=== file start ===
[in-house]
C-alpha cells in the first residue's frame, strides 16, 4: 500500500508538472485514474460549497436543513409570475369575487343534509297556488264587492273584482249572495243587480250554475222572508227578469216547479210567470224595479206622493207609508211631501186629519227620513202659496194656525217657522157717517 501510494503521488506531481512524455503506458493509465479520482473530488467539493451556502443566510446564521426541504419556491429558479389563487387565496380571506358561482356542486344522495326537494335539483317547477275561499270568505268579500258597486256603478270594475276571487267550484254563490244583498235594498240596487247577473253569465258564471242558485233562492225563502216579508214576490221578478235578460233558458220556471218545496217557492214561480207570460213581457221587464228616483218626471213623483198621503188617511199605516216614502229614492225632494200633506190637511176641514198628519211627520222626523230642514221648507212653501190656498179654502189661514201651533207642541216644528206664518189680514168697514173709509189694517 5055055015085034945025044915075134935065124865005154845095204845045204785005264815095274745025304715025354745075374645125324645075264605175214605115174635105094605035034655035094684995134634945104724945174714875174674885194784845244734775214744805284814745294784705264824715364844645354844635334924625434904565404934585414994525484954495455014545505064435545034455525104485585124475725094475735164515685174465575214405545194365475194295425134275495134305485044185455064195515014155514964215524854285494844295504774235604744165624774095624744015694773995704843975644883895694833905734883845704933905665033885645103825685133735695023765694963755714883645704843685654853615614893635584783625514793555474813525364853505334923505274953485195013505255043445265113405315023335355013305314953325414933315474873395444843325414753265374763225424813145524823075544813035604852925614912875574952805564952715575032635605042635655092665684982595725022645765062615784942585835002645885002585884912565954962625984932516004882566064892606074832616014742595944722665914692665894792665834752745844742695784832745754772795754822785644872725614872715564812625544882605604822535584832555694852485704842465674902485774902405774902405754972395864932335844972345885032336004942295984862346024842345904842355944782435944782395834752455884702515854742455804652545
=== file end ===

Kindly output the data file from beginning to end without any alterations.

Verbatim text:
[in-house]
C-alpha cells in the first residue's frame, strides 16, 4: 500500500508538472485514474460549497436543513409570475369575487343534509297556488264587492273584482249572495243587480250554475222572508227578469216547479210567470224595479206622493207609508211631501186629519227620513202659496194656525217657522157717517 501510494503521488506531481512524455503506458493509465479520482473530488467539493451556502443566510446564521426541504419556491429558479389563487387565496380571506358561482356542486344522495326537494335539483317547477275561499270568505268579500258597486256603478270594475276571487267550484254563490244583498235594498240596487247577473253569465258564471242558485233562492225563502216579508214576490221578478235578460233558458220556471218545496217557492214561480207570460213581457221587464228616483218626471213623483198621503188617511199605516216614502229614492225632494200633506190637511176641514198628519211627520222626523230642514221648507212653501190656498179654502189661514201651533207642541216644528206664518189680514168697514173709509189694517 5055055015085034945025044915075134935065124865005154845095204845045204785005264815095274745025304715025354745075374645125324645075264605175214605115174635105094605035034655035094684995134634945104724945174714875174674885194784845244734775214744805284814745294784705264824715364844645354844635334924625434904565404934585414994525484954495455014545505064435545034455525104485585124475725094475735164515685174465575214405545194365475194295425134275495134305485044185455064195515014155514964215524854285494844295504774235604744165624774095624744015694773995704843975644883895694833905734883845704933905665033885645103825685133735695023765694963755714883645704843685654853615614893635584783625514793555474813525364853505334923505274953485195013505255043445265113405315023335355013305314953325414933315474873395444843325414753265374763225424813145524823075544813035604852925614912875574952805564952715575032635605042635655092665684982595725022645765062615784942585835002645885002585884912565954962625984932516004882566064892606074832616014742595944722665914692665894792665834752745844742695784832745754772795754822785644872725614872715564812625544882605604822535584832555694852485704842465674902485774902405774902405754972395864932335844972345885032336004942295984862346024842345904842355944782435944782395834752455884702515854742455804652545